Sunday, February 28, 2016
Dick Morris: Why Rubio can’t win
Chris Christie has crashed, John Kasich is ghettoized, Scott Walker self-destructed and nobody bought the idea of Jeb Bush, and now all the king’s horses and all the king’s men — and Fox News — are trying to shove Marco Rubio down the throats of the Republican electorate.
But they’ll never make the sale.
The fundamental fault line that runs through the middle of the Republican and Democratic parties is that which separates the establishment from the true believers. And nothing is clearer than the fact that nobody will cross that line unless there is absolutely no other option.
The defect in this thesis is that it ignores the fault line. Rand Paul voters didn’t go to Rubio, they went to Ted Cruz. Ben Carson supporters would do likewise.
And, should Rubio best Cruz and force his withdrawal, his votes would not go to the Florida senator. They would go right to Trump.
From the start of the race, Cruz has managed to cleave as closely to Trump as possible without merging identities. Even as they have drawn apart, his attacks on the businessman have focused on his lack of consistency in backing the conservative agenda. If the Texan were no longer in contention, his voters would flock to the more rough-hewn alternative of Trump and not the smooth establishment charm of Rubio.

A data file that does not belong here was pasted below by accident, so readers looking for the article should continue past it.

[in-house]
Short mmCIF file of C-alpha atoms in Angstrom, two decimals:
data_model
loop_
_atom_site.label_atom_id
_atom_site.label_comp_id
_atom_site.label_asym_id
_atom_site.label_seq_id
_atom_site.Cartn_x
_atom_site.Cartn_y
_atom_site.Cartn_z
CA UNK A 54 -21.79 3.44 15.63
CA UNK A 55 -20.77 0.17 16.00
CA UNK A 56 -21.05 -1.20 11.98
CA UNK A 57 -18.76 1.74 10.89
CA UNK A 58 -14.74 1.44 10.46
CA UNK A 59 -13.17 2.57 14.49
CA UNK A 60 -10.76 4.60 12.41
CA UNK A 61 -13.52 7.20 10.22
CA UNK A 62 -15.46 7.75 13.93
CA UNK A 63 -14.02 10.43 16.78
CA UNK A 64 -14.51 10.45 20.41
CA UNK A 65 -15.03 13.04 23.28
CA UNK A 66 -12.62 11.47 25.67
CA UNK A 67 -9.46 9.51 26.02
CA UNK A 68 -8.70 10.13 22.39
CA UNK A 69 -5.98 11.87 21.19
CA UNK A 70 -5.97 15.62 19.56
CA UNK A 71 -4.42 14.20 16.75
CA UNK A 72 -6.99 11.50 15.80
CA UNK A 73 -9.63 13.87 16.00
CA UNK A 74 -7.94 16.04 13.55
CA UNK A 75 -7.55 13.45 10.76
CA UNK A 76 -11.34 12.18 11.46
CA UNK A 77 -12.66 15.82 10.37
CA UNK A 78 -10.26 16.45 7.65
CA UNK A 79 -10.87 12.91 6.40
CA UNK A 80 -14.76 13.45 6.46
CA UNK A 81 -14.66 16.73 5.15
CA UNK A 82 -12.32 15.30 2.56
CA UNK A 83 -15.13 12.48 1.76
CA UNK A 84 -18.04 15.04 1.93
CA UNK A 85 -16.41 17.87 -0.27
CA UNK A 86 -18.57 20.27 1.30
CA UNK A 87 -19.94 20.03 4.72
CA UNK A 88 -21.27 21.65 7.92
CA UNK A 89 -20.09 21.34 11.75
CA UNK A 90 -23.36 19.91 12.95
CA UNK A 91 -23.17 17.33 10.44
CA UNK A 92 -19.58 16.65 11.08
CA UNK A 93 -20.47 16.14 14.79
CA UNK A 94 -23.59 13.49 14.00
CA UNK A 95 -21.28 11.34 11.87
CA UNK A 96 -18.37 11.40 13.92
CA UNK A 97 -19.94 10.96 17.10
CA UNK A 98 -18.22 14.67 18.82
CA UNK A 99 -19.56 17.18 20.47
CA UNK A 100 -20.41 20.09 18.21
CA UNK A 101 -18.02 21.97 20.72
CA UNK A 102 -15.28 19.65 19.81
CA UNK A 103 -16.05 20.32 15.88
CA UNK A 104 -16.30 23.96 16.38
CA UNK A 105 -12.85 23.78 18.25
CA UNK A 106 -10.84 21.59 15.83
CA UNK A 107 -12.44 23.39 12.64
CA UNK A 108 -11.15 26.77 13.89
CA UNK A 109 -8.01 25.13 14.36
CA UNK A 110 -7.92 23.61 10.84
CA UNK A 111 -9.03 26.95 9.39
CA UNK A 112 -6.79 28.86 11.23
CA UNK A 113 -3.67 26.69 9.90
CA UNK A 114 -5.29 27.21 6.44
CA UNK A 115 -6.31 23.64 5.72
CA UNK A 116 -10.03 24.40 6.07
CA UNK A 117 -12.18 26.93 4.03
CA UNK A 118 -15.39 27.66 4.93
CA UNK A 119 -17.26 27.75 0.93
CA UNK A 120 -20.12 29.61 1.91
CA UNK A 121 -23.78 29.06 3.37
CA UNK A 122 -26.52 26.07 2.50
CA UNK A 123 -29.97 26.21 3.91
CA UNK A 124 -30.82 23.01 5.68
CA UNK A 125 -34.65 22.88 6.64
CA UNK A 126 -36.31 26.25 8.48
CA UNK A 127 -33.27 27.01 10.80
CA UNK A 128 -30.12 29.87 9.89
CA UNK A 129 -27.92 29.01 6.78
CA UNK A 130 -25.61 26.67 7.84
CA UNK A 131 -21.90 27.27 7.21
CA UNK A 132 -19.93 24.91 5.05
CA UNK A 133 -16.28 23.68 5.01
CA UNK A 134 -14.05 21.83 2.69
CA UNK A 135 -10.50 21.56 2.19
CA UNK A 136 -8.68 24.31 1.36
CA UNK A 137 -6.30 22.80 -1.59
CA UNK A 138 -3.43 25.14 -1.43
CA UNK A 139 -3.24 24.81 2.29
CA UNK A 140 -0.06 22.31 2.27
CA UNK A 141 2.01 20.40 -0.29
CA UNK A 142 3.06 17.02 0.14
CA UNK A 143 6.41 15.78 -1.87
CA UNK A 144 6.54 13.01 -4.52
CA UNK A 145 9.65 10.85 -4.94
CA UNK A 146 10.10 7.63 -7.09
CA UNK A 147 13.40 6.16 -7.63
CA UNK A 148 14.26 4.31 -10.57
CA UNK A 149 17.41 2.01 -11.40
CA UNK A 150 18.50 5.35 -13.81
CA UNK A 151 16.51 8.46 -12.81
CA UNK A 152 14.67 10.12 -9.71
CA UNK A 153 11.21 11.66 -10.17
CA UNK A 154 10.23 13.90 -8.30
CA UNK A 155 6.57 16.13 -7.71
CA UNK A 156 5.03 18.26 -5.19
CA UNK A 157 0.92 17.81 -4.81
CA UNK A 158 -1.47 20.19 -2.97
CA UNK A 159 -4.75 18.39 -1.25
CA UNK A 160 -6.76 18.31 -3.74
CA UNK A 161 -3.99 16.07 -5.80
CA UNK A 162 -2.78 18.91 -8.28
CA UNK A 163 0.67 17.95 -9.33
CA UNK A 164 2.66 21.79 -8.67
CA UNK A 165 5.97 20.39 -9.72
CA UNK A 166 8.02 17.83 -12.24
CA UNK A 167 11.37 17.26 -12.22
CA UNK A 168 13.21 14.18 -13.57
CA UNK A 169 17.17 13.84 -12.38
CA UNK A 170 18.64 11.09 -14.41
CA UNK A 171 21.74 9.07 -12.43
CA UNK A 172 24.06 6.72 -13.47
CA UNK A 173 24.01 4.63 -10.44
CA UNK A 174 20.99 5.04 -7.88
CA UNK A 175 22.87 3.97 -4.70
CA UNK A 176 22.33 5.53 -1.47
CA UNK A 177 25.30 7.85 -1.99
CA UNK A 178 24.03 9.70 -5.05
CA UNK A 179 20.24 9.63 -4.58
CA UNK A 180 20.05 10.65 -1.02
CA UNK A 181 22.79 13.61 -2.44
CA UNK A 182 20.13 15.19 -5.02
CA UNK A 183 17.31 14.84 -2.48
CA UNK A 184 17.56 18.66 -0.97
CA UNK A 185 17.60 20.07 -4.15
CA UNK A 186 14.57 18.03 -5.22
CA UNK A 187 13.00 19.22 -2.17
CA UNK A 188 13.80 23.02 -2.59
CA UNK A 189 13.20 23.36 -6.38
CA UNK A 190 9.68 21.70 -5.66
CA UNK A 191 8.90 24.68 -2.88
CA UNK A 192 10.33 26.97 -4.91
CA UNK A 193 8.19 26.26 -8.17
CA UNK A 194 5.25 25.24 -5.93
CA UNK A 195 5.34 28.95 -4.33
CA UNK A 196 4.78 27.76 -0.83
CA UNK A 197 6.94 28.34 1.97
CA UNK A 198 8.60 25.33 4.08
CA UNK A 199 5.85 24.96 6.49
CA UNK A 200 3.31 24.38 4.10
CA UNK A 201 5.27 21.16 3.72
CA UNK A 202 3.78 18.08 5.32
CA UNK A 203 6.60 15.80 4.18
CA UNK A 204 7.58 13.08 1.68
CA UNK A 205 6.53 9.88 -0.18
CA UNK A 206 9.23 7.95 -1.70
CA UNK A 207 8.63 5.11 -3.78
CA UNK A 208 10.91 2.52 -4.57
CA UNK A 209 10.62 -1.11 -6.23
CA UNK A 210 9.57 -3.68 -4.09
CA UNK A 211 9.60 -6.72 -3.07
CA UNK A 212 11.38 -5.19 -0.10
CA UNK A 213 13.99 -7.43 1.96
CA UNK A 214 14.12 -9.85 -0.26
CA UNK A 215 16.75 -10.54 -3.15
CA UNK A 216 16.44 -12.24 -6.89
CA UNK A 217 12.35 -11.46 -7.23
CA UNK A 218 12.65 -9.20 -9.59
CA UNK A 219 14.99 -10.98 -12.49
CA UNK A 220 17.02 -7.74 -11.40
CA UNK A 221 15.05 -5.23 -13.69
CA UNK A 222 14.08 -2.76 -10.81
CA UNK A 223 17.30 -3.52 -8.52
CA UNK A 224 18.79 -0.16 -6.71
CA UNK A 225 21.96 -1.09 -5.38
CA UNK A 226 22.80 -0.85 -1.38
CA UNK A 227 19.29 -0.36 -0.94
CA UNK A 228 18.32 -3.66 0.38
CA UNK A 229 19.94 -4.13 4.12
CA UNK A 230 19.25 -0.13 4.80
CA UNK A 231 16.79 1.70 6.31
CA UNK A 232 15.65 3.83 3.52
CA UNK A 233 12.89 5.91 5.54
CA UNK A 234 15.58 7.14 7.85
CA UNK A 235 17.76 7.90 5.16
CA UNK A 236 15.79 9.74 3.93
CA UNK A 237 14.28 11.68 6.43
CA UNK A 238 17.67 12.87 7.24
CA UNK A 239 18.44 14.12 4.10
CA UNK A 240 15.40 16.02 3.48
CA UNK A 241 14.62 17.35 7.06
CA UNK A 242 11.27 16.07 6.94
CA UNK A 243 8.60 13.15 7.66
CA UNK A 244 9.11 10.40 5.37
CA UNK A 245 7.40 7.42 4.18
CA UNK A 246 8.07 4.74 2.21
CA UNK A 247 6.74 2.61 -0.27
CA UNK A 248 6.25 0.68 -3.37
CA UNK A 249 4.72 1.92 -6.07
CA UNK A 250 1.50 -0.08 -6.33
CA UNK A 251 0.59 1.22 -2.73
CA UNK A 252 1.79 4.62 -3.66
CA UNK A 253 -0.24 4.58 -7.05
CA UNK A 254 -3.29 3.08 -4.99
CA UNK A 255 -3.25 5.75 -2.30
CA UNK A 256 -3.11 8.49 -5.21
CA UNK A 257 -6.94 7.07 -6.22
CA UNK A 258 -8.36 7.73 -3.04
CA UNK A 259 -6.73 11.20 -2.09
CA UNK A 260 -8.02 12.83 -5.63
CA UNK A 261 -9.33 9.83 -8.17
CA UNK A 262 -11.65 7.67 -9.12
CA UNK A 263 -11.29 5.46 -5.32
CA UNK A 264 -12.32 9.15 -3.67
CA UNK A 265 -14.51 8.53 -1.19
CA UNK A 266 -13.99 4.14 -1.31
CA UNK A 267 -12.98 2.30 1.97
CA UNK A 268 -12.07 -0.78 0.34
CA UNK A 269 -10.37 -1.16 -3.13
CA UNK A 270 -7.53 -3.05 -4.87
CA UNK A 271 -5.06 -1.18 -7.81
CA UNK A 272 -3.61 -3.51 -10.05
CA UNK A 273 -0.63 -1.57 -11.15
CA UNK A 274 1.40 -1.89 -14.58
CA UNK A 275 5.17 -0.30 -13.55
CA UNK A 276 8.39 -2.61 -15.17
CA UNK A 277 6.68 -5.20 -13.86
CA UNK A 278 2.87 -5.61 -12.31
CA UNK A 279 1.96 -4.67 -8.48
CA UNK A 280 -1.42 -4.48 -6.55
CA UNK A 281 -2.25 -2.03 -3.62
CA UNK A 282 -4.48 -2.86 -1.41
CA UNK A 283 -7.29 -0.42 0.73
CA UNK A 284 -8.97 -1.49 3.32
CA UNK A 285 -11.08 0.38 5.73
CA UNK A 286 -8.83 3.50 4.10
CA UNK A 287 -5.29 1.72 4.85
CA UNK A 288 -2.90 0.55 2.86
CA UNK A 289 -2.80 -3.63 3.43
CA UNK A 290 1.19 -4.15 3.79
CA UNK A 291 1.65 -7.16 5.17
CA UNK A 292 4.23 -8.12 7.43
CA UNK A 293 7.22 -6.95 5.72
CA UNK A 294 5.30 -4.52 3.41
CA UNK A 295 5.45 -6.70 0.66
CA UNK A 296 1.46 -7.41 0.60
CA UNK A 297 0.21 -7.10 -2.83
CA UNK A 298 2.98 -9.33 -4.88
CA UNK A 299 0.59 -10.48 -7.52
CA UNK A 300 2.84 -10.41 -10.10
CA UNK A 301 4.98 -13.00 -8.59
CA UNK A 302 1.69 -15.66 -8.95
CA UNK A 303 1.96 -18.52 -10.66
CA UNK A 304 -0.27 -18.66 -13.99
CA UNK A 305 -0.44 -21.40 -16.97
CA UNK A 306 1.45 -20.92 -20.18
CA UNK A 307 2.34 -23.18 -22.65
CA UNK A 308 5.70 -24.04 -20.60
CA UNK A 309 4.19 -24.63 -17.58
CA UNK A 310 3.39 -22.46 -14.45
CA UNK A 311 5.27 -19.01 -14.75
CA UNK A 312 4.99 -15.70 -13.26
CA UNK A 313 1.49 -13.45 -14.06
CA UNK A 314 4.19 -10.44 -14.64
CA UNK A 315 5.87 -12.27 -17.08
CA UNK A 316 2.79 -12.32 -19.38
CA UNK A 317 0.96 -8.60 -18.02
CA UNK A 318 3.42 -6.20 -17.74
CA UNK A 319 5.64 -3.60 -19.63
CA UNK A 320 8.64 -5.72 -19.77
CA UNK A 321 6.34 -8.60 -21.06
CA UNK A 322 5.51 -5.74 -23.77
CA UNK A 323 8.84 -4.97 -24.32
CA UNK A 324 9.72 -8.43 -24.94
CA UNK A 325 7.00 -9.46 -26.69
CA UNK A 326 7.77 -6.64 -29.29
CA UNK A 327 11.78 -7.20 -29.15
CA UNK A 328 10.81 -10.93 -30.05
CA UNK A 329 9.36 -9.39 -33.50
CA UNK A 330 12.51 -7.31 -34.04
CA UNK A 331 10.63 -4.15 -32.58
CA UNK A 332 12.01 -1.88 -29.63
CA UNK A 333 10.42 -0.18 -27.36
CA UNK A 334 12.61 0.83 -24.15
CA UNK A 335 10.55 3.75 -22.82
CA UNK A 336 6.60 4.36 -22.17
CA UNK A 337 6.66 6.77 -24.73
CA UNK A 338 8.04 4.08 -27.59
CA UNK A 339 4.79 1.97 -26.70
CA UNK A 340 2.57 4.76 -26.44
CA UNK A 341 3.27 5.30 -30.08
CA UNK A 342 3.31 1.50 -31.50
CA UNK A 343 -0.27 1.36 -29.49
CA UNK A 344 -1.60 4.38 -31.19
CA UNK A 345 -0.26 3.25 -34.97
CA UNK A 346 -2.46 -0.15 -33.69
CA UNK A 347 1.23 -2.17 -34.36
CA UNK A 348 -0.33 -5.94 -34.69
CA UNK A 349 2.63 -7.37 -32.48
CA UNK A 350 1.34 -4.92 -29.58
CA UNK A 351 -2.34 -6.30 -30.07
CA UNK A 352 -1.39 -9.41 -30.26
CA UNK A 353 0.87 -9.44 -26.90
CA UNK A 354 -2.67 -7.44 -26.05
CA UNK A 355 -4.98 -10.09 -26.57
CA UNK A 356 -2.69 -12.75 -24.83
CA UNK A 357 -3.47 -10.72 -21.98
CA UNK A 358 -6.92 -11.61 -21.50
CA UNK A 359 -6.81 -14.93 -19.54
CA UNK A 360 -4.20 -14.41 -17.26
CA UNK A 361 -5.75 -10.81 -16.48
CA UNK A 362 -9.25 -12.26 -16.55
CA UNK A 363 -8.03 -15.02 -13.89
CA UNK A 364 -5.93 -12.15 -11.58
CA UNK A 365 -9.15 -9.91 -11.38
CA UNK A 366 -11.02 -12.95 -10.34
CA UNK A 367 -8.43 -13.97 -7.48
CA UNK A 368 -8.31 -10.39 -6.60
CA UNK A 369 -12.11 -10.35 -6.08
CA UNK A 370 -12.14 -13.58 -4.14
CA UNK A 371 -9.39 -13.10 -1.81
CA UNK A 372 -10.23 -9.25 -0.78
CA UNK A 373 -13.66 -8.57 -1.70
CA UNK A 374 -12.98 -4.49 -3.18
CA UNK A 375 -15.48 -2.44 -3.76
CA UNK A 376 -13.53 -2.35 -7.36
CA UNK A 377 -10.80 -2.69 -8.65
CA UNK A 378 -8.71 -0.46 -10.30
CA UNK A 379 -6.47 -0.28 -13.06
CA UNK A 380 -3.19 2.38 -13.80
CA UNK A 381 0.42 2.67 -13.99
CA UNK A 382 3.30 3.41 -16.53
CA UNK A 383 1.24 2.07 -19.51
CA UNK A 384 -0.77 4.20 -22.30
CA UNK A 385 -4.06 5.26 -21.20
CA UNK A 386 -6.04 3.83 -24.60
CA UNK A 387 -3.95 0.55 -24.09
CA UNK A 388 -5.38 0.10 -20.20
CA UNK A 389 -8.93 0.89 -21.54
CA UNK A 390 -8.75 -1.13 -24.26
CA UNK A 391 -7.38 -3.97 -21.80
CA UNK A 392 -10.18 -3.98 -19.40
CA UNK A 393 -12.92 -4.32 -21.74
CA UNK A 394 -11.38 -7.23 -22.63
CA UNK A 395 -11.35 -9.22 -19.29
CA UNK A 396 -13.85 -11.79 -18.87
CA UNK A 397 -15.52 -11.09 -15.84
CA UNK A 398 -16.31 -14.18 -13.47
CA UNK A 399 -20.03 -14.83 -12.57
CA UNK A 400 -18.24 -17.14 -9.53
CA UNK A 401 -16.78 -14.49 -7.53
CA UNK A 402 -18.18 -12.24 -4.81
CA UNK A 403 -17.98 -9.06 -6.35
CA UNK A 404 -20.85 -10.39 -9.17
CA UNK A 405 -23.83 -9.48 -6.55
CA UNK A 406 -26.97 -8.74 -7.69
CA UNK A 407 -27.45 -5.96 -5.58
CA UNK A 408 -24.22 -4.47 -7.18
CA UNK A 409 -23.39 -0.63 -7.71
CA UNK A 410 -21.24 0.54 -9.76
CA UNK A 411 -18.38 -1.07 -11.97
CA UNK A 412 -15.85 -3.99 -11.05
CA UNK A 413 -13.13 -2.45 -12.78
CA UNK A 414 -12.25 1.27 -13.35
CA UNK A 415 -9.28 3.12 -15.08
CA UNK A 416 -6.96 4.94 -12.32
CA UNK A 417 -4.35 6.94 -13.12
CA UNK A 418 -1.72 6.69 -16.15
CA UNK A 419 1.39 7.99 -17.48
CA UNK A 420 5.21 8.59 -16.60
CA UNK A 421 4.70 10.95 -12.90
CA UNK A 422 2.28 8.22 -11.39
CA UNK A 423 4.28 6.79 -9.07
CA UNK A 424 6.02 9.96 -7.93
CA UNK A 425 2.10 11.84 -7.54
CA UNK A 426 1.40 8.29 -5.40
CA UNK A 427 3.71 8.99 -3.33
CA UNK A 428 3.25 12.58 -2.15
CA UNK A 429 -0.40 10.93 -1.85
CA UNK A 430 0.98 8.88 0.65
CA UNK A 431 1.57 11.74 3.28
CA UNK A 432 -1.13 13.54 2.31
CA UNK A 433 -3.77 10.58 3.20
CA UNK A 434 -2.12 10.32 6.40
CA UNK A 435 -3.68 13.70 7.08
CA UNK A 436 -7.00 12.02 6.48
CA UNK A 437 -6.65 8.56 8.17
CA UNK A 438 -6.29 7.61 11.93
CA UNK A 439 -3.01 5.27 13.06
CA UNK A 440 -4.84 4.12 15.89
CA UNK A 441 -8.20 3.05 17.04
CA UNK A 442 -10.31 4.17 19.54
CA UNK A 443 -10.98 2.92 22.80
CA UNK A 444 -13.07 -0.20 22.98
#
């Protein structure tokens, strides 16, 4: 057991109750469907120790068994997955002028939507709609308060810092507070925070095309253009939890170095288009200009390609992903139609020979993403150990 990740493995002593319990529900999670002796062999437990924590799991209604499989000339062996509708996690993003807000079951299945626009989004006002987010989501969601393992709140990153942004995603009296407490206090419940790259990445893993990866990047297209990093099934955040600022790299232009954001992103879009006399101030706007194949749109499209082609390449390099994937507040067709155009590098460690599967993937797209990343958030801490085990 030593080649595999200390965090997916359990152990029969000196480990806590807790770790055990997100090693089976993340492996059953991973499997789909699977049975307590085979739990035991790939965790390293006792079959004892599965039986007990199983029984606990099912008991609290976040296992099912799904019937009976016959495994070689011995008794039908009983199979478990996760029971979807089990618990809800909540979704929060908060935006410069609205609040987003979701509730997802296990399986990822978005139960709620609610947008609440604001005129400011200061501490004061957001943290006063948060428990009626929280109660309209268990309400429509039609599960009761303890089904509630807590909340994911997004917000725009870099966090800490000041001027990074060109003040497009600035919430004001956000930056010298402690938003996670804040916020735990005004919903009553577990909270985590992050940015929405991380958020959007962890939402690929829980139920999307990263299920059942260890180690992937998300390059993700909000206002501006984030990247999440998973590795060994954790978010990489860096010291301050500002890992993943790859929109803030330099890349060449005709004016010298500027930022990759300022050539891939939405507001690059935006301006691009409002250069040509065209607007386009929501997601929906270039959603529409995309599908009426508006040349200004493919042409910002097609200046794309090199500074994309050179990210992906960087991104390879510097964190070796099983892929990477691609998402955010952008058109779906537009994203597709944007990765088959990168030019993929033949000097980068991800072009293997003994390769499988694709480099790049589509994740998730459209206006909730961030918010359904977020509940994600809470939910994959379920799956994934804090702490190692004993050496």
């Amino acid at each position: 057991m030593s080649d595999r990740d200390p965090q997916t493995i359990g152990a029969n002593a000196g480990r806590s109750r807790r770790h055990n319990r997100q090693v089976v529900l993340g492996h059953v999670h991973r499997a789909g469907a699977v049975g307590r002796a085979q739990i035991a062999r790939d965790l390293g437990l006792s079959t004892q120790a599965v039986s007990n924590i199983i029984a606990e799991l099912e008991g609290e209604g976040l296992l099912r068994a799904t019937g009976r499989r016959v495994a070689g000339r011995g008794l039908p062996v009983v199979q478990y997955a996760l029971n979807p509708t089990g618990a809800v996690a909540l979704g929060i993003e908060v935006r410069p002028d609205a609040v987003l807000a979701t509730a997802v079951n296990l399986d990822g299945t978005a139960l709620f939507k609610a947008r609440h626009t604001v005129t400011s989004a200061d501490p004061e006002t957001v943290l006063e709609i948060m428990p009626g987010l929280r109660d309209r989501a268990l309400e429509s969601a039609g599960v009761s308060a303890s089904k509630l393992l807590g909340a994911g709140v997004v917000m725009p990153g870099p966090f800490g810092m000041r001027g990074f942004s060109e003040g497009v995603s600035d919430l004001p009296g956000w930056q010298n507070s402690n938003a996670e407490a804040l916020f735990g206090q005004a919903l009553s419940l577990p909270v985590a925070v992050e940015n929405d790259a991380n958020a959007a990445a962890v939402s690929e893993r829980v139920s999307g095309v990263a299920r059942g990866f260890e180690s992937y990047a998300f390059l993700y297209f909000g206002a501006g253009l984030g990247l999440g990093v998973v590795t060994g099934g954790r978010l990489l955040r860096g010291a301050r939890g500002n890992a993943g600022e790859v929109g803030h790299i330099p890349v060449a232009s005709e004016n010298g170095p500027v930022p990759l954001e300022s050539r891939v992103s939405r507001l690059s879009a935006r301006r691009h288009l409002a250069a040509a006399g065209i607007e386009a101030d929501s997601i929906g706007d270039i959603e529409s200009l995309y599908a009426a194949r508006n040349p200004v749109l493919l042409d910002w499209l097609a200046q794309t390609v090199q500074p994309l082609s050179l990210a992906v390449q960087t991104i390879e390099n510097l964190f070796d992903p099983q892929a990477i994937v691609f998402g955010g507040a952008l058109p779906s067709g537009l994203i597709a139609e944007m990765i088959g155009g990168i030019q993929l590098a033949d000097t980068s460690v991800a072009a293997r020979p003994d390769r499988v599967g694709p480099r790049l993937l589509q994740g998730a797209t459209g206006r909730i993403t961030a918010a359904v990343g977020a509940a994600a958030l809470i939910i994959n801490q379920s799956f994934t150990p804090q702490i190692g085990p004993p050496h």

Each senator, congressman or governor who lines up to support Rubio brings with him the kiss of death. They announce his fidelity to an agenda and style of accommodation that is precisely what the Republican rebels can’t stand. With each endorsement, he becomes less the Marco of the Tea Party and, instead, the Marco of the unpopular establishment politics of John Boehnerand Mitch McConnell.
Rubio is fundamentally weak. He is buffeted by outside forces and tries to walk a fine line of consensus among them. He appears to waffle from one side to another, not only to deceive but also to keep his balance like a tightrope walker carrying a barbell.
The would-be kingmakers are relying on massive amounts of money to elect Rubio. And they rely on huge doses of propaganda every night from Fox News. But to the extent that they push Rubio, they are trying to make a sale that the GOP outsiders won’t buy. And to the extent that they try to knock Cruz, they are creating votes for Trump.
No matter how you slice and dice it, the Republican electorate is 2-to-1 against the party’s leadership. Whether they express their discontent by backing Trump or Cruz or Paul or Carson or Mike Huckabee or Rick Santorum doesn’t really matter. The candidates are fungible. It is the posture of animosity to the deal-making and craven refusal to stand up to Barack Obama that they oppose.
Rubio can never span that divide.
The winner of this race for the GOP nomination will be either Trump or Cruz — and the party establishment better get used to it.